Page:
A few weeks ago, I had the privilege of some hands-on time with the Samsung Galaxy Note20. At the time of the review, I had written from a perspective of weighing costs against overall performance. These were the two main factors in the inevitable showdown between it and the pricier, Samsung Galaxy Note20 Ultra.
On paper, a few extra bells and whistles wasn’t expected to be enough to persuade otherwise. Add an extra lens to the camera and throwing in a few extras on the specifications. An initial price difference of R12,000 was a lot between the two devices after all. But, then, I spent two weeks with it.
Samsung Galaxy Note20 Ultra Design
The first improvements over the Note20 is the design. Many would think that the two devices with the same product name would have the same design. Apart from the rectangular shape, the same majority smartphones, there’s quite a lot different when compared side by side.
The Samsung Galaxy Note20 Ultra has a more squared design. The four corners aren’t as round as on the Note20. The sides are also a lot squarer, even with the edgeless screen.
It also measured a fair bit larger at 164.8×77.2×8.1mm. That’s 3.2mm taller and 2mm wider. This also sees an increase in the overall screen size over any of the other units in the Note20 range. The Ultra is listed as being thinner than that of the Note20. But that doesn’t consider the camera housing.
One of the most notable differences between the two devices lies on the rear, with the camera. While the housing looks similar at first glance, you’ll soon realise that it’s not. The shape remains similar, but on the Samsung Galaxy Note20 Ultra, it’s taller, wider and thicker.
That large size of the device means you’ll need both hands to operate a lot of the day to day use. That’s not too much of an issue, as there are some features to assist with one-handed use for some apps and shortcuts.
Although I can’t attribute it to the difference between the two designs, but the Samsung Galaxy Note20 Ultra tucks the S Pen away much better. On the Note20, it sticks out a bit further than on the Ultra, which lies much more flush.
Samsung Galaxy Note20 Ultra Build
Where the two are really different is the build quality. For starters, the Note20 has a plastic rear covering. The screen also sports Corning’s Gorilla Glass 5 protection. The Samsung Galaxy Note20 Ultra is a lot more premium. The rear features a glass back. Both the front and rear glass panels have the latest Gorilla Glass Victus technology for the ultimate in screen protection.
The previous range of Note smartphones also included a glass finishing. However, it was very reflecting and prone to a lot of smudging. Samsung has somehow managed to address this issue by making it a lot more sleek-looking without being a fingerprint magnet.
To complete the premium aesthetic and feel, the unit has a single-piece, stainless steel frame. This not only makes it look more premium, but also keeps the weight down, despite the huge camera bolted on the rear.
Despite attempts to keep the weight down, the device weighs 208g. It’s one of the heaviest Samsung smartphones to date. But that’s not too much of an issue. The larger screen and camera are significant contributors to this. But you wouldn’t want to compromise on those two elements on account of a few grams.
Samsung Galaxy Note20 Ultra Screen and Display
As mentioned previously, the Samsung Galaxy Note20 Ultra has slightly higher dimensions. This is as a result of its larger screen. It measures in at 6.9”. It may not seem like much on paper at just 0.2” over the Note20, but it’s visible when compared side by side.
To compare the rest of the specifications of the Ultra to the standard Note20 is not a fair one. For a better comparison, you’ll have to look at the Samsung Galaxy S20 Ultra smartphone. Both units feature the Dynamic AMOLED 2X panel, with support for 120Hz and HDR10+.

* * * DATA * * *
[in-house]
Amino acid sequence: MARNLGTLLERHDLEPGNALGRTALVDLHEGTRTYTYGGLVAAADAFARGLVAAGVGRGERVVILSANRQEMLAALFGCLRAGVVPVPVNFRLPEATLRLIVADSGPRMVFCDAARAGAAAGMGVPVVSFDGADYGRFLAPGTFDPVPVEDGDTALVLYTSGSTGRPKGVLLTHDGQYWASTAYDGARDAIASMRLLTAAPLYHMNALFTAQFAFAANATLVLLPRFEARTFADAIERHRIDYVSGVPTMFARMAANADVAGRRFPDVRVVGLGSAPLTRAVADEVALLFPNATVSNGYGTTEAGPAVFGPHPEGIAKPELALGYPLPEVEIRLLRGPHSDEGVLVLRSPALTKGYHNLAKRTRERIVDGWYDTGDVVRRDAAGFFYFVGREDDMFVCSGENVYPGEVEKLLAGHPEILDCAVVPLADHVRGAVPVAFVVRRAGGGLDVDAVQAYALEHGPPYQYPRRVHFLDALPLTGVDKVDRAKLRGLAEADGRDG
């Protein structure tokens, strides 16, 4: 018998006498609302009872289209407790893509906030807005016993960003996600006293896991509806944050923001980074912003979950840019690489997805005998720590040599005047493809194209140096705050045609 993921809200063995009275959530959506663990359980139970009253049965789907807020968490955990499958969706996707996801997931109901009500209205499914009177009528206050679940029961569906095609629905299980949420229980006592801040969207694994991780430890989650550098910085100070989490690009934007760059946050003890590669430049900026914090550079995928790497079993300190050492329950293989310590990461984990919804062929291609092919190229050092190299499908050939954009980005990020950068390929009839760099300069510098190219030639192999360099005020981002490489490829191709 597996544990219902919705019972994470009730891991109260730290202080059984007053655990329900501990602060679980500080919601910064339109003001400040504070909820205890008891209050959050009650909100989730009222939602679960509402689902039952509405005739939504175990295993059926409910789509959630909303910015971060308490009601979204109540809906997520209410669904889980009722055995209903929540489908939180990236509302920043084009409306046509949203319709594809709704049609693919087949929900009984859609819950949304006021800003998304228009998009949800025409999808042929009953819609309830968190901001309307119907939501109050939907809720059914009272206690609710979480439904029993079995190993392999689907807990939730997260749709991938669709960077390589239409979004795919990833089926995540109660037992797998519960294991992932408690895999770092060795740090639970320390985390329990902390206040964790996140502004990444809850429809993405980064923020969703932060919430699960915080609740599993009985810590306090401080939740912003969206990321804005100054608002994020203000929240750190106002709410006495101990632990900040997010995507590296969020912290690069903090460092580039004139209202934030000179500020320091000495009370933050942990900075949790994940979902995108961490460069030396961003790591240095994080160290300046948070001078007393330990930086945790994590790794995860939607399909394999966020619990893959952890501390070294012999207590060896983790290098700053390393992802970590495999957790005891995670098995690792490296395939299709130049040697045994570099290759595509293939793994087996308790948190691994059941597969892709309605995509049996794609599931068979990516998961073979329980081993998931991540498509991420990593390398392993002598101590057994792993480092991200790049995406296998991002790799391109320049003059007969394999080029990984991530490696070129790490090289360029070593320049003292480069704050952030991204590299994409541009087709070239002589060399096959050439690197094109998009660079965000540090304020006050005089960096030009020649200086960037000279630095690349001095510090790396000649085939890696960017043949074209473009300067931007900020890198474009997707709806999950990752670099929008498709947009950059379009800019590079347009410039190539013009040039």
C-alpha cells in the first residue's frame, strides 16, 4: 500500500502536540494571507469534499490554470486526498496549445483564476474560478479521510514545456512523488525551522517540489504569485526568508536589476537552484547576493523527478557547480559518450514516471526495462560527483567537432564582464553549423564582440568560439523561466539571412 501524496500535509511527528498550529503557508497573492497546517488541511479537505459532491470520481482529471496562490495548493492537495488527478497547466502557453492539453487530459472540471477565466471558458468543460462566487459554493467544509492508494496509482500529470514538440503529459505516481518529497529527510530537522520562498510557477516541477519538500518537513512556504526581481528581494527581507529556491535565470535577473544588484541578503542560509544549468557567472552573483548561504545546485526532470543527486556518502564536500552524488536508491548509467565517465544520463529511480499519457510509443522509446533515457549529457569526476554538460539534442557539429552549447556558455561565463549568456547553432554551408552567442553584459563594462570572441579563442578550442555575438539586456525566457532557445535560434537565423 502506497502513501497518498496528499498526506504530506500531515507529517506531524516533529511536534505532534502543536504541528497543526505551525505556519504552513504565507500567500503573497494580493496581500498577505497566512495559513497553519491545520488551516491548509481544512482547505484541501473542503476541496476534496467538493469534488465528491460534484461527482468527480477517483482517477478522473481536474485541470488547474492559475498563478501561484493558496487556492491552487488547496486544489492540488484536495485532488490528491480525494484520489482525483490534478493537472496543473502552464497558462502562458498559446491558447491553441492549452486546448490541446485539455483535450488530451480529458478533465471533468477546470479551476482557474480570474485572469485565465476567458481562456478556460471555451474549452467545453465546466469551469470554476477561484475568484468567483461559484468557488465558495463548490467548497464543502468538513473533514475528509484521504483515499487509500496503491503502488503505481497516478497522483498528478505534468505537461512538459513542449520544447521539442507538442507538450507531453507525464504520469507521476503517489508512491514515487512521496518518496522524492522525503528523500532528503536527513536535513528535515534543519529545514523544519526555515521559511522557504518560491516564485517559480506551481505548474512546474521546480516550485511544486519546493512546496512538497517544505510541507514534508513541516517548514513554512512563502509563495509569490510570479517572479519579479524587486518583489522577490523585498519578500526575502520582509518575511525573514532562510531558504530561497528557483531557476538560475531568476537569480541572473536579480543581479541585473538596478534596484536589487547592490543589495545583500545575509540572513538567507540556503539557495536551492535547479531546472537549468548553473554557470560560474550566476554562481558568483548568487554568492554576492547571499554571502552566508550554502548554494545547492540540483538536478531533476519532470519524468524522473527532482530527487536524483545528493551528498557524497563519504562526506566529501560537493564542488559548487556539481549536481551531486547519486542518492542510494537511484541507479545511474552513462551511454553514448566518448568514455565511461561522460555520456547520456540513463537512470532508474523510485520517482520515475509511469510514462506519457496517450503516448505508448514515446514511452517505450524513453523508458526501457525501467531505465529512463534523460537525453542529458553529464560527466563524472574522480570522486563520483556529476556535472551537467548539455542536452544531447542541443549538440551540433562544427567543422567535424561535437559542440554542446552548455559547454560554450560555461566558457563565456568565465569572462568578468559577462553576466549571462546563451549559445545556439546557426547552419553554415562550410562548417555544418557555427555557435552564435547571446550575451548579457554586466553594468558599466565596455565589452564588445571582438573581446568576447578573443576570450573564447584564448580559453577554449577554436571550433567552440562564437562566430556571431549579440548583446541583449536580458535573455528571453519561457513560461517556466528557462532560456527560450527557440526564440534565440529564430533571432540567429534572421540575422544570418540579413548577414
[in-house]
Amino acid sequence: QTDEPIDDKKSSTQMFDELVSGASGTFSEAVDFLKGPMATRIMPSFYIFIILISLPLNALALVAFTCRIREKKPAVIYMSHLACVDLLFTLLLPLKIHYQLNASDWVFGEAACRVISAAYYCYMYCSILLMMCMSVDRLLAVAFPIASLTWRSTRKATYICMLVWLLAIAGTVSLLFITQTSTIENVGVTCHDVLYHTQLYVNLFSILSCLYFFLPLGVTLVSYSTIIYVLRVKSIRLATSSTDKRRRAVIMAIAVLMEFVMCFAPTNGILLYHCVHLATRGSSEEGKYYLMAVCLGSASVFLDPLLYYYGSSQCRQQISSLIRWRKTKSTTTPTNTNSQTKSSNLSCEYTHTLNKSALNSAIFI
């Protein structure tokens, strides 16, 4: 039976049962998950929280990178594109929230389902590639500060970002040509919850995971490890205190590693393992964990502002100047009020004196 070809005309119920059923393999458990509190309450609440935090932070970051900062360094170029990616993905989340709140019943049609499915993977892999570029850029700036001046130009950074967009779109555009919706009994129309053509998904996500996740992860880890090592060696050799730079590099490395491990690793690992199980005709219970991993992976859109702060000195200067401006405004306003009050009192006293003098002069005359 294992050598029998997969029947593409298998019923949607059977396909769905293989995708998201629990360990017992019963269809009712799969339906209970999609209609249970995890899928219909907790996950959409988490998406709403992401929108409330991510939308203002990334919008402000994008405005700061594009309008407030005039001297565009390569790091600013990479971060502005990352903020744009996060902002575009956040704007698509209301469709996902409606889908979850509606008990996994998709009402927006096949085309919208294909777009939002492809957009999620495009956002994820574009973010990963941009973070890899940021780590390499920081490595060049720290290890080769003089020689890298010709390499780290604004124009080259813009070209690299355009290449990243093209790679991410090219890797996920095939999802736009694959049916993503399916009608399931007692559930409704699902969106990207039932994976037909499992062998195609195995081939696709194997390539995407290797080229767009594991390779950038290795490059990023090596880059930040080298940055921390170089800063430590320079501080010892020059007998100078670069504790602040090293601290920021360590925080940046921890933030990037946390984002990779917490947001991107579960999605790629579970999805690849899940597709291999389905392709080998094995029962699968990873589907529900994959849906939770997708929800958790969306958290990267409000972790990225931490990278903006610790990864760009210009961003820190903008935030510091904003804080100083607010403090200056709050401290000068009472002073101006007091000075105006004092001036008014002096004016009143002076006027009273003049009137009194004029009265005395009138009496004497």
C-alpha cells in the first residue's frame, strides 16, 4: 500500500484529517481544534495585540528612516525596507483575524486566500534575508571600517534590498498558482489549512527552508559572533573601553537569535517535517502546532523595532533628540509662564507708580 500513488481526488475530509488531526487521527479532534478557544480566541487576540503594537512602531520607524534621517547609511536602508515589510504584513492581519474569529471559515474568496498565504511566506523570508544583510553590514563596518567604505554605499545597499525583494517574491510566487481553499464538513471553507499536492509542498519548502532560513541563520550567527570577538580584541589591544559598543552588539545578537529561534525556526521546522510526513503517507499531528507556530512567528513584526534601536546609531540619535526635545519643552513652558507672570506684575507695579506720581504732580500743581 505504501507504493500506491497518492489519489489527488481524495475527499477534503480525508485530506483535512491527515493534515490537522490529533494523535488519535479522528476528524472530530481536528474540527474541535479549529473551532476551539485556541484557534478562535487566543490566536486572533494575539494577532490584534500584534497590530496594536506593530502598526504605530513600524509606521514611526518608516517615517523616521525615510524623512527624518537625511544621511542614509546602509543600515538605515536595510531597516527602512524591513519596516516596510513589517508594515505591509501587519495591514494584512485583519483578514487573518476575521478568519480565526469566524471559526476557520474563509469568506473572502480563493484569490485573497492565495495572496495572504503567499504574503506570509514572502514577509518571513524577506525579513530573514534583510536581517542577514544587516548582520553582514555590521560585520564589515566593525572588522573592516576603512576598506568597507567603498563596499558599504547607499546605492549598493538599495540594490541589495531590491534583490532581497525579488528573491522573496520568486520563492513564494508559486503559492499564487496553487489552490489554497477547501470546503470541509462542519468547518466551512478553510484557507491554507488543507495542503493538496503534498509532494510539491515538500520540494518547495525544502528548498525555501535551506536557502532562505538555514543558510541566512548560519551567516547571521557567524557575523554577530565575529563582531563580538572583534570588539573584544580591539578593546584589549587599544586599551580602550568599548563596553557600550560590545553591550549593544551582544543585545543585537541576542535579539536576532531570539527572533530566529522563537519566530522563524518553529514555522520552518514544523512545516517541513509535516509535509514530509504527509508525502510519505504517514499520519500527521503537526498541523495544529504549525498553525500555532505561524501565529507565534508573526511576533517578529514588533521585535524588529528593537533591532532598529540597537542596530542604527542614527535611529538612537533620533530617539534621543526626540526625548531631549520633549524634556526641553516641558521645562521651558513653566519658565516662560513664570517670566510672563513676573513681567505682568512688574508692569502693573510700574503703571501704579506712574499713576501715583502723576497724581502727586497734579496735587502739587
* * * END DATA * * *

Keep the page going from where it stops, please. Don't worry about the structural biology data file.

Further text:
Both devices also feature the same size screen at 6.9”. The Note20 Ultra has a slightly higher screen-to-body ratio at 91.7% compared to 89.9%. The S20 Ultra has more pixels with a resolution of 1440x3200px compared to the Note20 Ultra at 1440x3088px. This is a difference of 511ppi pixel density versus 496ppi.
The unit produces over 660 nits of brightness. It’s not the brightest – the likes of Apple’s iPhone 11 achieving scores over 700 – but it’s still very good. In terms of colour reproduction, it measures 121.5% and 201.2% of the sRGB colour gamut, in Natural Mode and Vivid Mode, respectively.
Samsung’s flagship smartphones have always featured some of the world’s best screens. The Samsung Galaxy Note20 Ultra is no different. Where it ekes a bit of an advantage over the S20 Ultra is the use of Corning Gorilla Glass Victus.
As already mentioned previously, it is a lot less reflective with less fingerprint smudges, which makes standard visibility better over the course of the day.
The Samsung Galaxy Note20 Ultra features the same chipset as that on the Note20. That’s an Exynos 990 (7 nm+) chipset, with an Octa-core (x2 2.73GHz Mongoose M5, x2 2.50GHz Cortex-A76 and x4 2.0GHz Cortex-A55) CPU and Mali-G77 MP11 GPU. Samsung has bumped up the memory to 12GB RAM.
As a result, performances are relatively similar to that on the Note20 benchmarks and power tests. I would have assumed the slightly larger screen would reduce these performances, even just a tad, but the screen seems to be a lot more efficient at consumption, creating better results for both performance benchmarks and battery life.
Samsung has switched the cooling systems within its range of Galaxy smartphones. Instead of the standard copper piping, it features a new, multi-layered graphite thermal padding. This is supposed to dissipate heat over a larger area to keep it cooler.
There have been a few stories that popped up about complaints regarding overheating issues. During my testing, there were no notable heat concerns during normal workloads. I did, however, note some increased warmth under heavy loads such as stress testing and benchmarking. But this is to be expected.
Where it did concern me at times is when using the camera for long periods of time. The device would quickly heat up after just a few snaps. That said, it never got much hotter than that, despite my concerns. The heat remained equal until I stopped utilising the camera and it would then return to normal operating temperatures.